Sydney - Brumbies player Shawn Mackay has been remembered as caring and fun-loving and a determined go-getter at his funeral in Sydney.
Close to a thousand mourners packed into and outside the Mary Immaculate Church in Waverley in Sydney's eastern suburbs on Wednesday for the two hour service.
Brumbies and former Waratahs forward Mackay died last week aged 26 after being hit by a car in Durban late last month.
Mourners included Australian Rugby Union chief John O'Neill, past and present Wallabies, the Brumbies and Waratahs squads as well as players from the Australian men's Sevens squad which he captained and the national women's Sevens squad he coached.
A host of his former Roosters team-mates, including Chris Flannery, who flew back from England - where he plays in the Super League - also attended the service, as did NRL auditor Ian Schubert and judiciary panelist Royce Ayliffe, ex-team-mates of Mackay's father.
On the coffin were draped seven jerseys for the teams he played with: Clovelly, Waverley, Sydney Roosters, Randwick, Melbourne Rebels, Australian Sevens and the Brumbies.
Before playing for Randwick, the Waratahs and Brumbies, Mackay also spent several seasons in the NRL with the Roosters, fulfilling his dream to follow in the footsteps of his father John, who played for the club in the 1970s and '80s.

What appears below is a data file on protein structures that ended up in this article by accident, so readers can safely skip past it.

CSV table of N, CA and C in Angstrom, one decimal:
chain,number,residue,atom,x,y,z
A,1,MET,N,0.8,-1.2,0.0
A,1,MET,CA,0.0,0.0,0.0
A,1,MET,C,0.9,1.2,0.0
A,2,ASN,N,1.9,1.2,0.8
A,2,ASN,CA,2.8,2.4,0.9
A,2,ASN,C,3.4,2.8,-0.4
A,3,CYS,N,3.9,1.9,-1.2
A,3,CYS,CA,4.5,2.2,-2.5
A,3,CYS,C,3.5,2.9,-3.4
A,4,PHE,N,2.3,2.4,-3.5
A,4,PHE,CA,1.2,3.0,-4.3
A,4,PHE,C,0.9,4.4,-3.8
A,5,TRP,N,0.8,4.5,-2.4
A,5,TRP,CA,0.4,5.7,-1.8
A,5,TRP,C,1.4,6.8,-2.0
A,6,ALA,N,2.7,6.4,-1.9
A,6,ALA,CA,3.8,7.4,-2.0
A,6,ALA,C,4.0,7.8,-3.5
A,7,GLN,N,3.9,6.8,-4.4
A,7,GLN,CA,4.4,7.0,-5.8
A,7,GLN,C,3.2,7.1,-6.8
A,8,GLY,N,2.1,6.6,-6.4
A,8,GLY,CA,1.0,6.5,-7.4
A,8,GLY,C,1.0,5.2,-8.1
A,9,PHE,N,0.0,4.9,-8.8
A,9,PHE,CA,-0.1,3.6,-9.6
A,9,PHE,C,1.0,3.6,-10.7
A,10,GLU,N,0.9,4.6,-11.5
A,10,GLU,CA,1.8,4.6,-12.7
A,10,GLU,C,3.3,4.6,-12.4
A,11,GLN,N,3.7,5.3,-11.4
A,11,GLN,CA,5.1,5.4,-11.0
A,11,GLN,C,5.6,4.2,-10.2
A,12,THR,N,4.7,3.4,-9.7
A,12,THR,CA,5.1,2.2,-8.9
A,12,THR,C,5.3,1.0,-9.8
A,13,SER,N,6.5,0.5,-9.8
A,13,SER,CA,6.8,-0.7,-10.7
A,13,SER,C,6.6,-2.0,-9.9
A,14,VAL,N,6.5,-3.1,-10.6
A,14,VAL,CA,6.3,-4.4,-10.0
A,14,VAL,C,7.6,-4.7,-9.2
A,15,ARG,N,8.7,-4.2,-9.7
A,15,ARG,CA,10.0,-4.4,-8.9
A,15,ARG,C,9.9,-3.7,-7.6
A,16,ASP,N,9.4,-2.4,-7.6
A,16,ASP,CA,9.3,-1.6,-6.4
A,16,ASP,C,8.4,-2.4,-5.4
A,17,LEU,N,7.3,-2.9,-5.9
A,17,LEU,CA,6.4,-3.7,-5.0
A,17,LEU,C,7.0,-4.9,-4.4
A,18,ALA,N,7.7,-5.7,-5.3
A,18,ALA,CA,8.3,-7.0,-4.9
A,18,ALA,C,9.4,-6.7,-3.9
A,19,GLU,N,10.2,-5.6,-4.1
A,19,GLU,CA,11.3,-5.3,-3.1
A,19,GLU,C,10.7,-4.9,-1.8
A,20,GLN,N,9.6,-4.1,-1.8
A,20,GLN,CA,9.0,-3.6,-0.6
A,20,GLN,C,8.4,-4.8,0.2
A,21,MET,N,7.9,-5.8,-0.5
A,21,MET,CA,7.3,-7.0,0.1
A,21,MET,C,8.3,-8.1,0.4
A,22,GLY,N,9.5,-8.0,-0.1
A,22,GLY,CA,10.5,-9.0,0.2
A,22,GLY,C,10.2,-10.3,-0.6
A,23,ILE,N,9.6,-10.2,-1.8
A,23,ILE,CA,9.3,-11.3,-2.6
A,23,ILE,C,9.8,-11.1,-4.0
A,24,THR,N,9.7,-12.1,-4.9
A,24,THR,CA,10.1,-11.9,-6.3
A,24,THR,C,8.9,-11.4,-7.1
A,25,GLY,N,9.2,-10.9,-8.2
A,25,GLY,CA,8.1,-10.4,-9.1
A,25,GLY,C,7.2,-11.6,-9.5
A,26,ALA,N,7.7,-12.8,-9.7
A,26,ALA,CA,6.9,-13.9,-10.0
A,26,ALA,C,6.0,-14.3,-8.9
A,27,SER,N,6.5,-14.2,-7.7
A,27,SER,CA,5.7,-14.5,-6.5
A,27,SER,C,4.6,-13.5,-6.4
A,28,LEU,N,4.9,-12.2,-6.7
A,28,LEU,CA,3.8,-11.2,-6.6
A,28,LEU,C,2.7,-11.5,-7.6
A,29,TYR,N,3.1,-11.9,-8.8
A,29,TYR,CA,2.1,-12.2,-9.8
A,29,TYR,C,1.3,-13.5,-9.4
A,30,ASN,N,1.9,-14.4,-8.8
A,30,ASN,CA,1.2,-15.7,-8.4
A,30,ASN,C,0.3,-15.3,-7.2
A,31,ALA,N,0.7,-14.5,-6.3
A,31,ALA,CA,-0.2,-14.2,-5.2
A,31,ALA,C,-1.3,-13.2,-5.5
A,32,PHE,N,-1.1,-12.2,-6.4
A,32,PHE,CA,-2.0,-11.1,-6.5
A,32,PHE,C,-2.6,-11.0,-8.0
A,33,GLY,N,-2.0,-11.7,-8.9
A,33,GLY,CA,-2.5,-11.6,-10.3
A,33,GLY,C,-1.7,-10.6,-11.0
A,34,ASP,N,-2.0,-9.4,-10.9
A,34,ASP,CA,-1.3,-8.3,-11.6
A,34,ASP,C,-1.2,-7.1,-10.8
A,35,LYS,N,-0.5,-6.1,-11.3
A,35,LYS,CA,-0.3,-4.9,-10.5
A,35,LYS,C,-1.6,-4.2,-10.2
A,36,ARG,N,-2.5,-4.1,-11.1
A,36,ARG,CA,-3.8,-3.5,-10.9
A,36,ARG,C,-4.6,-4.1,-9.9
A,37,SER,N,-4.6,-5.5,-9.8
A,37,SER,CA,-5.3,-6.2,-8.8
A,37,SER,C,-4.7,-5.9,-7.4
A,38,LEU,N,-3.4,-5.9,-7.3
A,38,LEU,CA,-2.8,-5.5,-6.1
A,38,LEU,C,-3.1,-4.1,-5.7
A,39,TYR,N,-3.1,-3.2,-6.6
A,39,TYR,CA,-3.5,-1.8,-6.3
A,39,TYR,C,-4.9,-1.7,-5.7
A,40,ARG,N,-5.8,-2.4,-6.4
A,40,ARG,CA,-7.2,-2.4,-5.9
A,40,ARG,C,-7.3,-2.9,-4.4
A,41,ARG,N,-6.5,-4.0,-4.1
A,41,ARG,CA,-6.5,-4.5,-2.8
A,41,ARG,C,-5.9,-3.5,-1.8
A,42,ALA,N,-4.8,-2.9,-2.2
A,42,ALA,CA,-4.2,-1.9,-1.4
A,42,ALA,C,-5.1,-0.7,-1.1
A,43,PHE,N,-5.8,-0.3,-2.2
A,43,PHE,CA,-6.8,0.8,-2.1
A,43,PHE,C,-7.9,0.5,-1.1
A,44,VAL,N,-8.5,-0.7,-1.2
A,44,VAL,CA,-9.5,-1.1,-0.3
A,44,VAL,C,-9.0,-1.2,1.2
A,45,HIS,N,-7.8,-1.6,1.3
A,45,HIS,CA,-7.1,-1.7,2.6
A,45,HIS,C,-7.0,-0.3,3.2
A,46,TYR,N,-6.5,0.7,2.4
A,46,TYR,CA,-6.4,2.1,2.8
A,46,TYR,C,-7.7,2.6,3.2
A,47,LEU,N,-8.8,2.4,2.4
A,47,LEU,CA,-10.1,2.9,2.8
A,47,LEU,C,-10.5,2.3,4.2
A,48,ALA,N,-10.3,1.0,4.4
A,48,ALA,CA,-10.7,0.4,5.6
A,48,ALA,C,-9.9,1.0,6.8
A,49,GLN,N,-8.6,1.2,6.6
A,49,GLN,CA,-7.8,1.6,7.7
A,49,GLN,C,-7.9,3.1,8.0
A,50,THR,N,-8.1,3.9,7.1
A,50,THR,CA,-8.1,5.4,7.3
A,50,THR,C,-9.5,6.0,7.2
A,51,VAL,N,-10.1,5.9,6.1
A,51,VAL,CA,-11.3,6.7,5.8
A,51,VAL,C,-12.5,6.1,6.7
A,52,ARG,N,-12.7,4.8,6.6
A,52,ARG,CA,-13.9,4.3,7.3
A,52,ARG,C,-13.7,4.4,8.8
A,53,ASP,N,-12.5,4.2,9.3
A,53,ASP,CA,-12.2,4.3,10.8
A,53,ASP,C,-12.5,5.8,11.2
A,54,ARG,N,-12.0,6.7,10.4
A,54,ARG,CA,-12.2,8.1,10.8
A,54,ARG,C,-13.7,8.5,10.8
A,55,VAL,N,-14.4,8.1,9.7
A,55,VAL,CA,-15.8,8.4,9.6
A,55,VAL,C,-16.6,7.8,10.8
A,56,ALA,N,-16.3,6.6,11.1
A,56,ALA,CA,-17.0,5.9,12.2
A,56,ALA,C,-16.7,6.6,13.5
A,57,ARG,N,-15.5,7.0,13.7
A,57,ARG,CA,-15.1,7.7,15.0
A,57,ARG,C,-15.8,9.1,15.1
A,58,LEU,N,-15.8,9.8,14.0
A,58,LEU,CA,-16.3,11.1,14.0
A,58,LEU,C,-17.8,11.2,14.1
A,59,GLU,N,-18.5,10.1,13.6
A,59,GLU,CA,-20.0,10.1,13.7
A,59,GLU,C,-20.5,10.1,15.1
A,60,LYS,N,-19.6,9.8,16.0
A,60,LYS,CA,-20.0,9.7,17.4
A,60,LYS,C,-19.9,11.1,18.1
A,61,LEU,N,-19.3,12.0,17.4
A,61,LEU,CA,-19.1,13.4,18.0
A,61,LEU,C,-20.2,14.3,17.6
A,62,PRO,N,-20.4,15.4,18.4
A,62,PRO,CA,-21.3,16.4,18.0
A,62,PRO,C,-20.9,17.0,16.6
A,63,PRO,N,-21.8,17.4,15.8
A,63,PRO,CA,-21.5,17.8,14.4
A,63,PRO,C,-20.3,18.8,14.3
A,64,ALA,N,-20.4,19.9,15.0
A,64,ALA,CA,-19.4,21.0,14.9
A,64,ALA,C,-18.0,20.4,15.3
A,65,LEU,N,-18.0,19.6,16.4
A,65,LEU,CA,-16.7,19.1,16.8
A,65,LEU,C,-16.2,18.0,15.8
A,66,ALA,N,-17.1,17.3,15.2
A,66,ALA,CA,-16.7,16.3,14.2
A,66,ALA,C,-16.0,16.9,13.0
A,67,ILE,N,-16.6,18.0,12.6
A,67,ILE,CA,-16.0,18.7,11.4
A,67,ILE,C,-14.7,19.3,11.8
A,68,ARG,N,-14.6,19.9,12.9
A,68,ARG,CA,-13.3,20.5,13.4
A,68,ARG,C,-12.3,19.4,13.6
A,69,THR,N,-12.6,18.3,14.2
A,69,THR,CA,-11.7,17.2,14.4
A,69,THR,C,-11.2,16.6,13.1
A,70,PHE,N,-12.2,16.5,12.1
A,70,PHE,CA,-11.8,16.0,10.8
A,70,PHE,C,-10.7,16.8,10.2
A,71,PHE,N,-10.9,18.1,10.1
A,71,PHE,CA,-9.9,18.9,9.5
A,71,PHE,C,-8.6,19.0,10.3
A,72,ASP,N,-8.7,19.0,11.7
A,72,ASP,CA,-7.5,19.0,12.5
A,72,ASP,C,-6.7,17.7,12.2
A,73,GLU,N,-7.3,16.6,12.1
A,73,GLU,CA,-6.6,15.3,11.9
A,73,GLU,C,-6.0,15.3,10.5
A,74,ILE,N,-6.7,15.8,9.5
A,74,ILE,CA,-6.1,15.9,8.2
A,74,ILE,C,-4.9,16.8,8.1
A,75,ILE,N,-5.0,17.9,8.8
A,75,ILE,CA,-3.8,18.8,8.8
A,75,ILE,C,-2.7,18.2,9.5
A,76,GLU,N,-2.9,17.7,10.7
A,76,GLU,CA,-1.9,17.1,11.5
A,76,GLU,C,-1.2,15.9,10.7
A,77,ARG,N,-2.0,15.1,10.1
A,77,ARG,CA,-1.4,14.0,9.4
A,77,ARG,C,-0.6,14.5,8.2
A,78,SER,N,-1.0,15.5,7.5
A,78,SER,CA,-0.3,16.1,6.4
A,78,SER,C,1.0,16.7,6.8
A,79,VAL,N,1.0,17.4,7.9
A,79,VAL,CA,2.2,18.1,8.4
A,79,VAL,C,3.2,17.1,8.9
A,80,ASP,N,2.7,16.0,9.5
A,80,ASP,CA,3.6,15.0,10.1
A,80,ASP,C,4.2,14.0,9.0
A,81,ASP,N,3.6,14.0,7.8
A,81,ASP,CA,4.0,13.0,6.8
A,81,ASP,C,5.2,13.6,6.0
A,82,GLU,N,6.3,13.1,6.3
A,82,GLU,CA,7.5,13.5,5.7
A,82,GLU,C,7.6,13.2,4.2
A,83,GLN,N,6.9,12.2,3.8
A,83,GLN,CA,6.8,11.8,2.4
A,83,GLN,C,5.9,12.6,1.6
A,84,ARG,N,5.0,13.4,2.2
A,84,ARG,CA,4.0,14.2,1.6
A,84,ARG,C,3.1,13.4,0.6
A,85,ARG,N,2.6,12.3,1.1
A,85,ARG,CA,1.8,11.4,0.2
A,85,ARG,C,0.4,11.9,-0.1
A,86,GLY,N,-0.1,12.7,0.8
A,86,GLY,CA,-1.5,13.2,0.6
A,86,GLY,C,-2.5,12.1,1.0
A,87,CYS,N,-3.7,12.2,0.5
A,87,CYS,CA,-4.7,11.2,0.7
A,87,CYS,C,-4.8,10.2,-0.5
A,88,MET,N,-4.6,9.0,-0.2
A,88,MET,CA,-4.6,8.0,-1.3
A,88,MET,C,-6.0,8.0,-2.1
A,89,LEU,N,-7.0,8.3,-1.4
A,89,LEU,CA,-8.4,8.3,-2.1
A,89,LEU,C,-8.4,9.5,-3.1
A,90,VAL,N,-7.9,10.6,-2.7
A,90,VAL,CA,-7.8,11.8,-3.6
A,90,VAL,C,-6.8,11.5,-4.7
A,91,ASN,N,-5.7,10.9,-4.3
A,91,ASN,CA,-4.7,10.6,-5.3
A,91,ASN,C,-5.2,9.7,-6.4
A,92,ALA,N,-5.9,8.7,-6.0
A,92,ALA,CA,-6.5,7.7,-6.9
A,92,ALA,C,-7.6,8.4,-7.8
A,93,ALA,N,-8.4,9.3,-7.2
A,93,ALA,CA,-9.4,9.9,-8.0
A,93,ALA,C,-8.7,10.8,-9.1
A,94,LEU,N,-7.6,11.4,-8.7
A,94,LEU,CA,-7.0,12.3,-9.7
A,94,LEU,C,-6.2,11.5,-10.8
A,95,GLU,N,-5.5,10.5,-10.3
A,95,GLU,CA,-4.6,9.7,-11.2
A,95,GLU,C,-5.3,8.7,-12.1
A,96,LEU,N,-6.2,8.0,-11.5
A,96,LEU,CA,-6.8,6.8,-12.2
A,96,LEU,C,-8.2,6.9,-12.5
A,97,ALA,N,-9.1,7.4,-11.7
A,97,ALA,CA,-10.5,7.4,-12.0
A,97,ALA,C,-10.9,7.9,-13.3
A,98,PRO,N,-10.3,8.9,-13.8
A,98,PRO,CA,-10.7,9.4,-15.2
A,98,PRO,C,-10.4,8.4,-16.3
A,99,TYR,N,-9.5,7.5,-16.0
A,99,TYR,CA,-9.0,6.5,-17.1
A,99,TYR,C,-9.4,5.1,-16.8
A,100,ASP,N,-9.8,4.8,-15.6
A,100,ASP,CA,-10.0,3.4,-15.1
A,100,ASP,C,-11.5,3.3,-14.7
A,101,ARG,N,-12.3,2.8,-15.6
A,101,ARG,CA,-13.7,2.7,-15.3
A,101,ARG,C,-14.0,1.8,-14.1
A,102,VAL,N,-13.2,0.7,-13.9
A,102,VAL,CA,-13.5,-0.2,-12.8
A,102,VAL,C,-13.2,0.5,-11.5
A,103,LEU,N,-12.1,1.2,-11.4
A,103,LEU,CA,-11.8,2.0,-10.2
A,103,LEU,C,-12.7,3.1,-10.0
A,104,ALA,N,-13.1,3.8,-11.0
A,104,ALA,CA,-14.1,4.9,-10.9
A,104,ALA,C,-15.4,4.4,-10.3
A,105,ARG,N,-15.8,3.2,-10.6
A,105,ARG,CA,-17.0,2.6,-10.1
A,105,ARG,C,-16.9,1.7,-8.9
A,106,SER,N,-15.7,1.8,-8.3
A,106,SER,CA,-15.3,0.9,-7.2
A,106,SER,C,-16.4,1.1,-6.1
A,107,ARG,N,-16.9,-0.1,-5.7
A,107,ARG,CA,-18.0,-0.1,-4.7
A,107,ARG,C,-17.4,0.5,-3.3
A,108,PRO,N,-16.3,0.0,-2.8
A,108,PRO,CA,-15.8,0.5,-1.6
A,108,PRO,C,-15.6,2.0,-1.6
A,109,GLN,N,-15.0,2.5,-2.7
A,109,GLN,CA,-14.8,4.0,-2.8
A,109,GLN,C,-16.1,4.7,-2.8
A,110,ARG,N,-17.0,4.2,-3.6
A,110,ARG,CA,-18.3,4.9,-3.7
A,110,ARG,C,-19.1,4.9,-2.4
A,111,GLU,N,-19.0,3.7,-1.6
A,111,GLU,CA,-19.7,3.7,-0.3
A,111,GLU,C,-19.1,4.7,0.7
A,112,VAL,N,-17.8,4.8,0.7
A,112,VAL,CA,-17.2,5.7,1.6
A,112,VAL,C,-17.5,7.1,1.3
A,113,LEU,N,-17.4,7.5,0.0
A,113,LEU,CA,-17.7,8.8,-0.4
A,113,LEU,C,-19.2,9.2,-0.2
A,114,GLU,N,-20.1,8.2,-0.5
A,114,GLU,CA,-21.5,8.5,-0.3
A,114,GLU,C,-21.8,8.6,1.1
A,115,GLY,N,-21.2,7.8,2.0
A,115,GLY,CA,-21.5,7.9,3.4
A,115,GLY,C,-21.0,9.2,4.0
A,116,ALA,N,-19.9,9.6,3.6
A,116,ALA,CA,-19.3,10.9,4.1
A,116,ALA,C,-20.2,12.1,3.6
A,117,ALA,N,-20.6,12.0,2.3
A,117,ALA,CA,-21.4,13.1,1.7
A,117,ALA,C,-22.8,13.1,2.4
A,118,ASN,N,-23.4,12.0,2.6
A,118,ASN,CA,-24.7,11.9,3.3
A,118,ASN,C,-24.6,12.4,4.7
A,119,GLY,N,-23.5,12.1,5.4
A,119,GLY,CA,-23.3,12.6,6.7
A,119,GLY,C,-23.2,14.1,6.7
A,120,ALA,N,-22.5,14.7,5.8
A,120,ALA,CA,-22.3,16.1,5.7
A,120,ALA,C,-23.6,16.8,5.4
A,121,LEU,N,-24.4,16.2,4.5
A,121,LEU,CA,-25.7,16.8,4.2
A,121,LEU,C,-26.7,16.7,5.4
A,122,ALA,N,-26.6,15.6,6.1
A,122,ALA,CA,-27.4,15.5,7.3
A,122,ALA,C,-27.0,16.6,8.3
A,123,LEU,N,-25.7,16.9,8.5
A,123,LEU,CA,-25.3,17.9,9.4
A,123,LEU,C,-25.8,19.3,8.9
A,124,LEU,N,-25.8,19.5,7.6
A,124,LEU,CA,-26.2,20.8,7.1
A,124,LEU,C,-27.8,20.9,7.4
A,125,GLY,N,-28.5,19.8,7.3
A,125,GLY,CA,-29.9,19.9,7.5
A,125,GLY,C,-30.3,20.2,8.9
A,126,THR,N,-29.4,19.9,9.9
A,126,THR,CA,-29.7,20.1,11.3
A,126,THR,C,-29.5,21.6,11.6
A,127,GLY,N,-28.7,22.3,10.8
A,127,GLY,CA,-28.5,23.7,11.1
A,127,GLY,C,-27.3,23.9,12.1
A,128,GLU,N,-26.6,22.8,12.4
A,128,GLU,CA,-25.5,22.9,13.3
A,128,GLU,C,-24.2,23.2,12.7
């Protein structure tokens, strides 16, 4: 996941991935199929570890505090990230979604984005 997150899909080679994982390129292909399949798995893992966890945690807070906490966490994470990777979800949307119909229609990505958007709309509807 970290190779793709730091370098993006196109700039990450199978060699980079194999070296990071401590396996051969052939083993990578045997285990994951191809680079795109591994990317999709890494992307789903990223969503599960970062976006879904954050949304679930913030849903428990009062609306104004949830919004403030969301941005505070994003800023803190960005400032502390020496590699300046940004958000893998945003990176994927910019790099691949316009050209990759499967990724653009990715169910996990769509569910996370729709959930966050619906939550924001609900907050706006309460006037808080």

Mackay's younger brother Matt and lifelong friend and former Wallabies vice-captain Morgan Turinui delivered touching eulogies, while Father Nick Lucas spoke of the "profound influence'' the popular player had on so many others.
"He might not have had a full life, but it sounds to me he was full of life,'' Father Lucas said.
Mackay is survived by his father, mother Leonie, Matt and sister Kristy, who issued a family statement to express their gratitude to the Australian rugby community.
"Rugby was always a passion of Shawn's and the fact he was able to play professional football ensured that he lived and died a very happy man,'' the statement read.
"Shawn would have been humbled to have seen the tributes that were paid to him across the Super 14 competition over the weekend, and would have been extremely proud to see his Brumbies perform the way they did (with a win) against the Stormers.
"We were relieved to be able to communicate with Shawn how much we loved him and he to us.' About 150 people attended a memorial service for Mackay at St Christopher's Cathedral in Canberra which was held simultaneously.
Reflecting on Mackay's life, former Brumbies coaching staff member Bob Hitchcock said he was, above all, a good bloke.
"Shawn Mackay was indeed a rugby journeyman whose dedication to the sport he loved was unquestioned and unwavering," Hitchcock said.
"For the game they play in heaven, the team has just got a lot stronger." A group of around 50 boys from Mackay's Sydney high school Waverley College, who were in Canberra for a rugby training academy at the Australian Institute of Sport, formed a guard of honour outside the church following the service.